We live in the woods and most often, I am thankful to be here, behind the veil, where nature still exists in all her chaotic fruitfulness. Trees tower over us like cathedral walls and ceiling. Rustling leaves and birds flitting on all sides reflect light and color like large stained glass windows. Animals fly, scurry, perch, peck, do everything animals do, all around. Many even stoop to raise their young here. So our nest is their nest is our nest. And we take joy.
But tonight, I woke to an animal screaming. Somewhere in our woods, or maybe in other woods far away connected to ours by other woods along the way, an animal was dying. Sound can travel unnaturally far in the dead of night and the walls are never thick enough when an animal is dying.
Also there's never any doubt about what's happening. Flesh is being torn from a living body that still has its spirit within, still feels it all. An animal with claws and teeth is desperately taking the life of another life like its own life depends on it. This, of course, has happened before. The screaming doesn't last long, but it's always an eternity before it stops.
A chill went right through me. My stomach clenched a fist and instantly, I thought of my daughters. I was pulled to them across the hallway by those unseen chords that I rediscover when I fear they are in danger. I listened. No. It is not them. They are safe in their beds.
I sighed relief. Then I felt pity and prayed for the dying. Then I prayed for the one killing. One animal in agony, the other may be in ecstasy, since it may need that food, perhaps it has children to feed. But my spirit moaned, I mourned, and I cried out silently at violence and the death, "This is not how it should be!"
Christ was there. At once, it was like He was over me, next to me, inside me, saying, "My flesh is food indeed. This is my body, broken for you. Take eat. Remember." I heard all these passages spoken through my mind like a gust of wind through the trees.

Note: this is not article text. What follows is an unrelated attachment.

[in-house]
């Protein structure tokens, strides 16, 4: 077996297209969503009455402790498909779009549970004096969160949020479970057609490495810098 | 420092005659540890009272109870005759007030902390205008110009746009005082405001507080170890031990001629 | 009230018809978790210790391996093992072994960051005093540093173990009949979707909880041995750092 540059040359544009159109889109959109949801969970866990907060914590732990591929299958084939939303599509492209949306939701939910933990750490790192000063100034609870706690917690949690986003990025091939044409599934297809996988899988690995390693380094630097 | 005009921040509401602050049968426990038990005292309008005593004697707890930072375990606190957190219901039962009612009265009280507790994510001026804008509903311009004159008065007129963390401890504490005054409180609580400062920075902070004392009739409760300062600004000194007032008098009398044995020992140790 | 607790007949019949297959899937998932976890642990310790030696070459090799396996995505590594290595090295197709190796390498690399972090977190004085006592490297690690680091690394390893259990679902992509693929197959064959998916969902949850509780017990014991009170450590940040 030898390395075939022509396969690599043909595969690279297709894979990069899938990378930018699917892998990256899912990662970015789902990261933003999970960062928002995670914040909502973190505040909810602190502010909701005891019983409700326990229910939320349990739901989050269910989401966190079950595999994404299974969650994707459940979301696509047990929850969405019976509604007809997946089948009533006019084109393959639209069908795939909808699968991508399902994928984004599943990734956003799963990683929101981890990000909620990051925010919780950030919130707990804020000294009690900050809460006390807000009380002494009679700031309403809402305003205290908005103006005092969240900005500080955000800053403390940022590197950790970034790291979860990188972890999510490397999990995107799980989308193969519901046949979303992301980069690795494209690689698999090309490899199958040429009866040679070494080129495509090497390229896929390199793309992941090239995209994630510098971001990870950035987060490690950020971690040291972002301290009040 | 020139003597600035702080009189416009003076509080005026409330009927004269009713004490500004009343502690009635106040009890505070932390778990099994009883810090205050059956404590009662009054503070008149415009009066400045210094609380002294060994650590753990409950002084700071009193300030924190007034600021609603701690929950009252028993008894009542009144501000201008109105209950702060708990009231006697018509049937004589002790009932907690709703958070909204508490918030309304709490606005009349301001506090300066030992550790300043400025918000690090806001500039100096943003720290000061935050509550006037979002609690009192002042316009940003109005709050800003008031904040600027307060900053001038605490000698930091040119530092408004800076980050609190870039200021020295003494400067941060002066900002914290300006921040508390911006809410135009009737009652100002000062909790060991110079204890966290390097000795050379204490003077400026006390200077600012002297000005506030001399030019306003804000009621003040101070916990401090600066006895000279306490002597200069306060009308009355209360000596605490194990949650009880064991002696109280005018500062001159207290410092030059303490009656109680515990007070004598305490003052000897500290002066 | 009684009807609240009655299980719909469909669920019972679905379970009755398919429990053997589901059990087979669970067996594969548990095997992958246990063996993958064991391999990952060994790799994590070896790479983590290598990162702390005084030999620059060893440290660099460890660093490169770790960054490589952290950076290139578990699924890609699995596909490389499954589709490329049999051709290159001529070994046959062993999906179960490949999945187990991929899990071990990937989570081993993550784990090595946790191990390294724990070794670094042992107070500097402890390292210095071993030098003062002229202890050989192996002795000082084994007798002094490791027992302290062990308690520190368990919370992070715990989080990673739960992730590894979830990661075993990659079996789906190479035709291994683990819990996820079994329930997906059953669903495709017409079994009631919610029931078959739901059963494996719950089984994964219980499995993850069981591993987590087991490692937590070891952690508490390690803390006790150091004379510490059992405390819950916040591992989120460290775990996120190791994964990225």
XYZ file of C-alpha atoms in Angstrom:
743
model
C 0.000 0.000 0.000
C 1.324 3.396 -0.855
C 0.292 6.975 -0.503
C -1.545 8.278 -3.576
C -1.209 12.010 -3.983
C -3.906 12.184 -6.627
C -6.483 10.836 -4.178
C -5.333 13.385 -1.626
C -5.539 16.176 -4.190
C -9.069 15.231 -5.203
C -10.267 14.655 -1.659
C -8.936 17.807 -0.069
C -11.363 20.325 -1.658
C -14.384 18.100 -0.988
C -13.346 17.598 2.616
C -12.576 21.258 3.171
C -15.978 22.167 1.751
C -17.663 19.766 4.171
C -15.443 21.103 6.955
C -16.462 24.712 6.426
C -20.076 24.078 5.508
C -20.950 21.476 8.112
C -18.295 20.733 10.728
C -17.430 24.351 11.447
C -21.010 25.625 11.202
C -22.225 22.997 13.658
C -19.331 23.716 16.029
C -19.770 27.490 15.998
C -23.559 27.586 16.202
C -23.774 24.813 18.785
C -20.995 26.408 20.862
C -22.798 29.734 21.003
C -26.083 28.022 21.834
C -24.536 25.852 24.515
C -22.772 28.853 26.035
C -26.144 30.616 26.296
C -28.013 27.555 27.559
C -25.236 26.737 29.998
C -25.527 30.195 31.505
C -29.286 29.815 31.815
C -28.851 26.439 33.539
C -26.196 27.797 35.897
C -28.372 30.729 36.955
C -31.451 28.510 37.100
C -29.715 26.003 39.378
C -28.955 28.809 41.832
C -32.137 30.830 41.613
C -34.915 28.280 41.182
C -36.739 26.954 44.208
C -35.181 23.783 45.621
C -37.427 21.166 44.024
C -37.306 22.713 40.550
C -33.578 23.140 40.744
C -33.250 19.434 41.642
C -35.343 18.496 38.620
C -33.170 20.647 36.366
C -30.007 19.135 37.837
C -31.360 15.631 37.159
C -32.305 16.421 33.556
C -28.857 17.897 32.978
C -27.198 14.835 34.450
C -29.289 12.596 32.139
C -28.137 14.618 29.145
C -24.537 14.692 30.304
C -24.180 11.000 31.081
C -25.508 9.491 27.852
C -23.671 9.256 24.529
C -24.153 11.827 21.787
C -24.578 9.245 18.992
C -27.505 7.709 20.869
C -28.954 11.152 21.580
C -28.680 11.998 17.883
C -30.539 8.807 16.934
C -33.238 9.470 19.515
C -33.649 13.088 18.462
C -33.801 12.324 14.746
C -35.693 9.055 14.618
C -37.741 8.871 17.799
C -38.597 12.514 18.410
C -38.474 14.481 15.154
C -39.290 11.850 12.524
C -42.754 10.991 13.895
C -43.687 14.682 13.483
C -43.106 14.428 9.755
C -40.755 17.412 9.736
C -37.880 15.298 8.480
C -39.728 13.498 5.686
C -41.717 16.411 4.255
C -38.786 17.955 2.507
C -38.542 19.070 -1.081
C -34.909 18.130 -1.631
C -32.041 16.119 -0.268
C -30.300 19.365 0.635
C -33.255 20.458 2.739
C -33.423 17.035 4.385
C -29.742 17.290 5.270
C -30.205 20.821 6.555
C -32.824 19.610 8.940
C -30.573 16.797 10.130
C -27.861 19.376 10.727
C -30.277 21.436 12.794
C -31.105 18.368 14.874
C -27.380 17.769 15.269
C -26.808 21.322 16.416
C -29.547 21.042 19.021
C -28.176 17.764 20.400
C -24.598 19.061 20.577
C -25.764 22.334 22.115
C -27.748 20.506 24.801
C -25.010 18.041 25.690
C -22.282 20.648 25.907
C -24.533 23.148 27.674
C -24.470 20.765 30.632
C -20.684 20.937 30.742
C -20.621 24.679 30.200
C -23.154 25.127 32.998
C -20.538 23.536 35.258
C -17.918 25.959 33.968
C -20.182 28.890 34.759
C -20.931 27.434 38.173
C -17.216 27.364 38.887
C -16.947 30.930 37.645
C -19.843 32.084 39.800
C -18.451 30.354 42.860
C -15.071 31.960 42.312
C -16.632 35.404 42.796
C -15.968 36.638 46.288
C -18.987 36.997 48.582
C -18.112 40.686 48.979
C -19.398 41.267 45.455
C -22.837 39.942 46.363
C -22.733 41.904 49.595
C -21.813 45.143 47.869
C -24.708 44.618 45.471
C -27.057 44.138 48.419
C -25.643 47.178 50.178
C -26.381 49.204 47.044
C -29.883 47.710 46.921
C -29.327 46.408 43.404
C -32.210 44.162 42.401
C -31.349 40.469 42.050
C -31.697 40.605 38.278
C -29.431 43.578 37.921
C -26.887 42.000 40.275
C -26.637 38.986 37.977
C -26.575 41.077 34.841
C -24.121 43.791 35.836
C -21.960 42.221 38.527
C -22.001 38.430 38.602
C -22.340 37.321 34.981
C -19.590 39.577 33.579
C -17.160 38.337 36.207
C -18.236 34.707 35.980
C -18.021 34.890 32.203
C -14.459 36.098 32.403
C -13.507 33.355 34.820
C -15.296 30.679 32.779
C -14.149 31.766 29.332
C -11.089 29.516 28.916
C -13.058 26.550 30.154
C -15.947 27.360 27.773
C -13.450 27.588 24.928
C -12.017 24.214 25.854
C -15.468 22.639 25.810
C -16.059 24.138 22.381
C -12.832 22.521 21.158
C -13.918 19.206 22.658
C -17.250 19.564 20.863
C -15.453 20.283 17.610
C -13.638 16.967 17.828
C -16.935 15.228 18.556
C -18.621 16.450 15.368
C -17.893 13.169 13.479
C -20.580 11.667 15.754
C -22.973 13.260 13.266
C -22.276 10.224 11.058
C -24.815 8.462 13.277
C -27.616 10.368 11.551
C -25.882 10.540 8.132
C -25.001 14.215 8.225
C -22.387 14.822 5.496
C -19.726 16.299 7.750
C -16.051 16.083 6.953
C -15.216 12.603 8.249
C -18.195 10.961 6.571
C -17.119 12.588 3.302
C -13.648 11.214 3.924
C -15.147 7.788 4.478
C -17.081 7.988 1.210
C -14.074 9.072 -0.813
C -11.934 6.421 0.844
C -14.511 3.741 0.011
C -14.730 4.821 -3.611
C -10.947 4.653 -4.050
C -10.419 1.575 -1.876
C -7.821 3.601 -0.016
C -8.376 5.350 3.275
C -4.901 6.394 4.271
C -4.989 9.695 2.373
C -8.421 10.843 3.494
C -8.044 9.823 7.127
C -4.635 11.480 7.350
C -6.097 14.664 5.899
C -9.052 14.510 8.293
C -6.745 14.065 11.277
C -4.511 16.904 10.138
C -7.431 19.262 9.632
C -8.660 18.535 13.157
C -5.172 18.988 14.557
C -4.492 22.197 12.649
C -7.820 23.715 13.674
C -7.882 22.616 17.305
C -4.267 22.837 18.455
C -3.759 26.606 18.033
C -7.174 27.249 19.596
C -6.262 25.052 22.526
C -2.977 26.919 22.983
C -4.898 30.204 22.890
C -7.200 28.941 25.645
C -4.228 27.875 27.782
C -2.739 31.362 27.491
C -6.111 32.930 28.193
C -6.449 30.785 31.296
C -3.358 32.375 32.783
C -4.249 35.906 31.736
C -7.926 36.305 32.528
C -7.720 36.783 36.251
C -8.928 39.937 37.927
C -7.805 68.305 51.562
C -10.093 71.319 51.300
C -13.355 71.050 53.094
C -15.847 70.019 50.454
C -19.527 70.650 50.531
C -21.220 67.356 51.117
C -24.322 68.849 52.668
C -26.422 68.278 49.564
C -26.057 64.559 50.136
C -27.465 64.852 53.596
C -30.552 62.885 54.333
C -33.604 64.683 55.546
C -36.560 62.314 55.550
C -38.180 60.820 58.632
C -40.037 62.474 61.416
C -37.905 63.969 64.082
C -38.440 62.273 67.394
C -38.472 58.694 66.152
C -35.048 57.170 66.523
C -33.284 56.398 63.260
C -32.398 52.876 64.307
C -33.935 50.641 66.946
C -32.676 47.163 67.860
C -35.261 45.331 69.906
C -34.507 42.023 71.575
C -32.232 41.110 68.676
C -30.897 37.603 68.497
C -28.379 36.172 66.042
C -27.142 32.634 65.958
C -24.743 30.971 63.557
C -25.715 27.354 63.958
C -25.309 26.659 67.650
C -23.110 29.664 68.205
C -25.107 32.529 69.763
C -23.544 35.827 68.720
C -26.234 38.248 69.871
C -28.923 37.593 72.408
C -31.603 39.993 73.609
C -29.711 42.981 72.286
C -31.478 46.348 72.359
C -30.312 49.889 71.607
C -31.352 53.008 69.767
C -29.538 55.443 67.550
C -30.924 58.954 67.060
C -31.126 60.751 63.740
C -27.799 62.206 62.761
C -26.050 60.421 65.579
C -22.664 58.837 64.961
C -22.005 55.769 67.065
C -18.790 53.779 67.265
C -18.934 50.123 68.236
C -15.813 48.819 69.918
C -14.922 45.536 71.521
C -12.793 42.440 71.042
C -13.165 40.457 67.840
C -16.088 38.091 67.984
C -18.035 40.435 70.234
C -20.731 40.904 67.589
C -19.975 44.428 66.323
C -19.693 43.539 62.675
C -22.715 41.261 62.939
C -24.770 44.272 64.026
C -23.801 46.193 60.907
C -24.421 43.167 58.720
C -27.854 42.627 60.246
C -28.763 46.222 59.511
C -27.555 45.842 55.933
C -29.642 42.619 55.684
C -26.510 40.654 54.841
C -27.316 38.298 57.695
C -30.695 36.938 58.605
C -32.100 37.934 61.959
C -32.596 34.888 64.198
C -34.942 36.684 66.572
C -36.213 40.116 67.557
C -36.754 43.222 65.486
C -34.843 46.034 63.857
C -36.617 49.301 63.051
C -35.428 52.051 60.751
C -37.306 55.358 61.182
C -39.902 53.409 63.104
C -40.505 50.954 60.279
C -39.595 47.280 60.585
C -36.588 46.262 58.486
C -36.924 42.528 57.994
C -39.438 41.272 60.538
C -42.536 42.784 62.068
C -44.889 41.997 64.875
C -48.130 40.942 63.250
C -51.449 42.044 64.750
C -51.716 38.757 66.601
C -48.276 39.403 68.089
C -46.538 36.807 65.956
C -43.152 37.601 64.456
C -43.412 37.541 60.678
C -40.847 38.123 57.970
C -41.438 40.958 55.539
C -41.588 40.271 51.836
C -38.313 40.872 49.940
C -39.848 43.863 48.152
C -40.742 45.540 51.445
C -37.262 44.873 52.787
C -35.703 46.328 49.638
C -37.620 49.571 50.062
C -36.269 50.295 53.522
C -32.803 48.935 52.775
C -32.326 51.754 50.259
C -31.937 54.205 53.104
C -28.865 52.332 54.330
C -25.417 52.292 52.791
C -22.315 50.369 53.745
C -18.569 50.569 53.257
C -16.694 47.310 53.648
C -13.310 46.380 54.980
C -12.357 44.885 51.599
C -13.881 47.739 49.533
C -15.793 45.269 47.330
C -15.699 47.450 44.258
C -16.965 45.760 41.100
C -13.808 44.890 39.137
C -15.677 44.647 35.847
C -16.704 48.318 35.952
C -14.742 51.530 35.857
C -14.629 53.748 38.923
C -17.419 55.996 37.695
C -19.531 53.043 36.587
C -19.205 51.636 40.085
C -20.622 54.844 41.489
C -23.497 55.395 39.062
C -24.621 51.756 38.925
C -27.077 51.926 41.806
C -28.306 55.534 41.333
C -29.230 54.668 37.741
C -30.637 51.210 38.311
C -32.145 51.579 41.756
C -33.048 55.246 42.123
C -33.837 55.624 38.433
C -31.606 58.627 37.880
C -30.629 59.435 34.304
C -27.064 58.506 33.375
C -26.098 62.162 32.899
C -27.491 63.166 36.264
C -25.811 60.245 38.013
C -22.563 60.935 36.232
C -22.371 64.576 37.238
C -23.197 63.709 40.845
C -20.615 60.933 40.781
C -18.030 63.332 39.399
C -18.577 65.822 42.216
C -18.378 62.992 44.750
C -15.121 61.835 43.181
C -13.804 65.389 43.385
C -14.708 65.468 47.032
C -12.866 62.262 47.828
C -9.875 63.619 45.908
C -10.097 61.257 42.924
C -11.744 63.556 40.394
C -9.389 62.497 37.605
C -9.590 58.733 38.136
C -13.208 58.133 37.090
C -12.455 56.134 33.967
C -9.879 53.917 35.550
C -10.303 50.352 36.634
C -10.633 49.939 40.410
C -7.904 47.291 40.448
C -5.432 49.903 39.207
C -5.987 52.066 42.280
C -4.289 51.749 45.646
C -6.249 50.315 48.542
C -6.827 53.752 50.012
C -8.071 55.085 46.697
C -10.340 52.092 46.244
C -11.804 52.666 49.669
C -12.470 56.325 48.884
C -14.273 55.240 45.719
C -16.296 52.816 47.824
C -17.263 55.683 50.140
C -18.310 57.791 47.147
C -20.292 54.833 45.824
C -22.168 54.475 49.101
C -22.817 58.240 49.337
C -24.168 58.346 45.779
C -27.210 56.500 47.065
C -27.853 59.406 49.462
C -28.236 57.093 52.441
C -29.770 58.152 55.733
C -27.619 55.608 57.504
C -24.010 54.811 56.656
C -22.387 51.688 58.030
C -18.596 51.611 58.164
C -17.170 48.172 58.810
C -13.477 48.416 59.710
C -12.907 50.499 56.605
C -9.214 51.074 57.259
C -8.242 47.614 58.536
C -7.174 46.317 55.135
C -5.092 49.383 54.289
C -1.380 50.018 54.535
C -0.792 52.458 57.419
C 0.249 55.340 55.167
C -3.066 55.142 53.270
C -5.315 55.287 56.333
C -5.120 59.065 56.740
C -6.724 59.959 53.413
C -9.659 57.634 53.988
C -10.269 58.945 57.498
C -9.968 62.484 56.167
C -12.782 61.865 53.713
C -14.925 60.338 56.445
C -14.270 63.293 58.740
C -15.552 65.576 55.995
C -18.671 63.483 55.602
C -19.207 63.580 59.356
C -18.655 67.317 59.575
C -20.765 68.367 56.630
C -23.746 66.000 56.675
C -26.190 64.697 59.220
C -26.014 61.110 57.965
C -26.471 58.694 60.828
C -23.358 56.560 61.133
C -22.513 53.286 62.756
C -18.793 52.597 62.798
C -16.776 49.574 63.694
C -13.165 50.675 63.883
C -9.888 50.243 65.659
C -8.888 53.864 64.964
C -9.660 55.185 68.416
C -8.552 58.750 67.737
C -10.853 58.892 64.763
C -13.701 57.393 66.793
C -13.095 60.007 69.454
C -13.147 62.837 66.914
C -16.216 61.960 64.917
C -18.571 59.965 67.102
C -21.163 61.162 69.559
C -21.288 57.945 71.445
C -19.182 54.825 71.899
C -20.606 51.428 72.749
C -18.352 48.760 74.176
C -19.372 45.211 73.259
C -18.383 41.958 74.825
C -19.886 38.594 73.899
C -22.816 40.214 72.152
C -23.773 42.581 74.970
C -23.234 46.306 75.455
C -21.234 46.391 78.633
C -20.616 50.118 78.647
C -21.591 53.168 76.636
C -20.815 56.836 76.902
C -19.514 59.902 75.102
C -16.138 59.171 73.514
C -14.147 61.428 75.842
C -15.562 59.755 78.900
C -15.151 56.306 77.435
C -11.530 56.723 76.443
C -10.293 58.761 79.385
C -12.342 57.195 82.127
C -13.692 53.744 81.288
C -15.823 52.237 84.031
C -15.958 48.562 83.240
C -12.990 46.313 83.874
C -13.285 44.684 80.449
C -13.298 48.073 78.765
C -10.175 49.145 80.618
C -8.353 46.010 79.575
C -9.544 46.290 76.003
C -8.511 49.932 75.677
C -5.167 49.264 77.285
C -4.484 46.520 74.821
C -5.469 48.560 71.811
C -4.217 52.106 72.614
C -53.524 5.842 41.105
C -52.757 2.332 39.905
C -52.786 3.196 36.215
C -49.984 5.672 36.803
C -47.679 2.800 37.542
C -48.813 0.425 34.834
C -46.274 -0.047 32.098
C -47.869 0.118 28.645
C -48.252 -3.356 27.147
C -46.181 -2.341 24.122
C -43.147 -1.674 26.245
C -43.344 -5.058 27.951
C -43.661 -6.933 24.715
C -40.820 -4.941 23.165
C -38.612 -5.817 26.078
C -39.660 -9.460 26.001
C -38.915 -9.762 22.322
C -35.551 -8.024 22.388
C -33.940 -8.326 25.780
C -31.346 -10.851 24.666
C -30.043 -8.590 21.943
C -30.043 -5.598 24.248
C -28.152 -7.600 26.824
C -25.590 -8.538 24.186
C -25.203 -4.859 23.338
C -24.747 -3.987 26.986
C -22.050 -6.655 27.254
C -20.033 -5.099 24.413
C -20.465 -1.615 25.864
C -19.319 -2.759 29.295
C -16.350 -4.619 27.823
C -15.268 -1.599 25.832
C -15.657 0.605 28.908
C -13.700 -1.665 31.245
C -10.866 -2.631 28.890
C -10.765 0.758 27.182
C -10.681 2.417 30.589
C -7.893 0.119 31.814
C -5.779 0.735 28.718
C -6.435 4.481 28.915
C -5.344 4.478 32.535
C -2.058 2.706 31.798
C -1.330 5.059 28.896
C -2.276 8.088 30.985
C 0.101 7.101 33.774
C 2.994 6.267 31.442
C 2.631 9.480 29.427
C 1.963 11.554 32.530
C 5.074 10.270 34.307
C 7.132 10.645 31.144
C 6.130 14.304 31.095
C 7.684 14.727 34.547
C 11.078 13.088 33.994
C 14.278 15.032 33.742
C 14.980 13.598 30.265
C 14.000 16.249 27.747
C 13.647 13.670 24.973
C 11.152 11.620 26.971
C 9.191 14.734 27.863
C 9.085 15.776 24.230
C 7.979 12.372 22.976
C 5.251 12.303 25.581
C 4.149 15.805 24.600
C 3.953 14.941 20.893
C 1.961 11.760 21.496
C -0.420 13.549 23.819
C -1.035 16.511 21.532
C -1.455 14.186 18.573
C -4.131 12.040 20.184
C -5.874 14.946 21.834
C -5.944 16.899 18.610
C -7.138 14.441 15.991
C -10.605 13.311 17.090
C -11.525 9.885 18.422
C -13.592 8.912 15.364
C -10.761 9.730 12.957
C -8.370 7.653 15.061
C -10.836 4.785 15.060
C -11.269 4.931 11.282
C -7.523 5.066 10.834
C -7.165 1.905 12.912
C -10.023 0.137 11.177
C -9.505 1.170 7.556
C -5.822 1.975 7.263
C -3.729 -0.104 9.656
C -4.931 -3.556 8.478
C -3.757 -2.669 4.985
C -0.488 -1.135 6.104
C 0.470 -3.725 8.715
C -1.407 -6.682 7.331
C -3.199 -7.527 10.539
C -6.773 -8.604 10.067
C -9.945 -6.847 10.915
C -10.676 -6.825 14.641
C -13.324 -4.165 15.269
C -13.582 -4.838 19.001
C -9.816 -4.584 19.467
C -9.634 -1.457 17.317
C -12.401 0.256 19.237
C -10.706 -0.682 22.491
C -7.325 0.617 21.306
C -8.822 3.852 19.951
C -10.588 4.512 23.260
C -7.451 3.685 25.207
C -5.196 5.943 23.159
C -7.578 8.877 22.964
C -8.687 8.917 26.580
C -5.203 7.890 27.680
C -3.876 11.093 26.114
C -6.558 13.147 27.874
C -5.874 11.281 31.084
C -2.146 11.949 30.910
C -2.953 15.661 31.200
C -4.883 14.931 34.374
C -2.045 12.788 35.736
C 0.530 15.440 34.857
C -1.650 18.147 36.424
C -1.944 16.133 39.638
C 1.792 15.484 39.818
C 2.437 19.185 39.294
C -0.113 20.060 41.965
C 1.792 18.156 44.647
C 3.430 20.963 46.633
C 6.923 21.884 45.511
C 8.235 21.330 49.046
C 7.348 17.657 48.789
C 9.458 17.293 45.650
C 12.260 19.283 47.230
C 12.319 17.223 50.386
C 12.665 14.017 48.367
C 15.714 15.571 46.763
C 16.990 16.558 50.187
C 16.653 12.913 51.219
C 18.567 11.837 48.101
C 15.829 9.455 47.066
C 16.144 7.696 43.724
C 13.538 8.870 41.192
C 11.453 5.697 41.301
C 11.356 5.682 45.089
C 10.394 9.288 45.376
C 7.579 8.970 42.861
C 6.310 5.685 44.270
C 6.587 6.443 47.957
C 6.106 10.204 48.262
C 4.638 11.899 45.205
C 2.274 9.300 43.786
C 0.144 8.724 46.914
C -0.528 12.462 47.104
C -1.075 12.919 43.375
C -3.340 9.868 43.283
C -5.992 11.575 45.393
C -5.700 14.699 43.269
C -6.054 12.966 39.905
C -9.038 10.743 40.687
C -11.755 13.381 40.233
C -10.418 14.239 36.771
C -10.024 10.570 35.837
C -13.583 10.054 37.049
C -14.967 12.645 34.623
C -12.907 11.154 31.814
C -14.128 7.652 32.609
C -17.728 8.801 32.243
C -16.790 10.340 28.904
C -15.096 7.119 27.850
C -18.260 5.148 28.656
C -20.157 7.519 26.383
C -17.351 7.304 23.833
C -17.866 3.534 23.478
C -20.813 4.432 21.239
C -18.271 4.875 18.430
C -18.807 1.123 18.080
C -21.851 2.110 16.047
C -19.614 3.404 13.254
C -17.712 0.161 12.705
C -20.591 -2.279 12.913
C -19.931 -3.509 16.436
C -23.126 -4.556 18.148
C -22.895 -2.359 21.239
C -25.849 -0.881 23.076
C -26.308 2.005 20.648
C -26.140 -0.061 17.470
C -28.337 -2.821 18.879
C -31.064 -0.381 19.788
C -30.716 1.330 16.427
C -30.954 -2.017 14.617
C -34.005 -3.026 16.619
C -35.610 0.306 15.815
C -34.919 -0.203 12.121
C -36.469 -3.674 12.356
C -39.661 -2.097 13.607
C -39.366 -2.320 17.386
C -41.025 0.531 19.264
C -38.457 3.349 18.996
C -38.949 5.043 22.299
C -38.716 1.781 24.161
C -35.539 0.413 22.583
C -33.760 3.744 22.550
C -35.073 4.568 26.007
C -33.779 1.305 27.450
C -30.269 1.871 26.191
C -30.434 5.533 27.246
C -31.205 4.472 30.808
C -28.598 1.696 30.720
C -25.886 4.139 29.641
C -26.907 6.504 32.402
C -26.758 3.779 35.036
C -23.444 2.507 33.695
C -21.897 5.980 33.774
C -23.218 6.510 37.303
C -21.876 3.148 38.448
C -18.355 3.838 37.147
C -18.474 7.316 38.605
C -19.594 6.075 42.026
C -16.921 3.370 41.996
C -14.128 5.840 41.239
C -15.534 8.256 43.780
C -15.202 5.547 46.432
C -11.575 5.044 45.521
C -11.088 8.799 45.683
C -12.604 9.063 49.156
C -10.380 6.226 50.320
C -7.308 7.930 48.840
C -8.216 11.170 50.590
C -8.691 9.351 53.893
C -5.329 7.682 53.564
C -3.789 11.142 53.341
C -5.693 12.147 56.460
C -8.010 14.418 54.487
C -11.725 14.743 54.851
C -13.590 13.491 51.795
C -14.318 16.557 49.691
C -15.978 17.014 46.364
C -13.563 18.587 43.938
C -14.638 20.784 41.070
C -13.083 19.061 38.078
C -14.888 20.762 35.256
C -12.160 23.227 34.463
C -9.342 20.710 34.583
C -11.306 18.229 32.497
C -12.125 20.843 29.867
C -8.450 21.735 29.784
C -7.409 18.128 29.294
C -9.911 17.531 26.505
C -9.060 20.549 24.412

I have contemplated this mystery many times. God knows it has offended me, confused me, fascinated me, but I have chewed on it and swallowed it in faith, because Christ said it. But what did He mean?
At once the words made sense somehow, but the meaning was just beyond words, just as the screaming stopped, as I listened and heard nothing else, as I imagined the other animal was swallowing now, or trudging off with a limp, still-warm body in its mouth.
Here we must eat flesh of other flesh in order to build our flesh. Death and life are so mixed up. Christ said He is the Bread. He prayed and broke and passed the loaf. He offered his body to be torn, even while his Spirit was still inside. He felt it all. And so unashamedly, He encouraged us to take and eat.
To God, I thought, "There's no dark thing you haven't endured, is there? You have redeemed all, even the very worst of nature." And I felt rather than heard Him say, "Yes."
So I took courage. Even the most terrible things done in the darkest of woods to satisfy the deepest of dark needs has been redeemed. Christ, Himself, has been there, too. He was torn for us. He gives Himself to build our bodies. He becomes a part of us at the most infinitely fundamental level. I have taken and eaten this Christ like my life depends on it.
"There is no separating me from you now. Is there?" His voice comes to me from above, next to, within, from afar, traveling to me as if through the woods connected to other woods connected to all woods. I feel rather than hear him say, "No."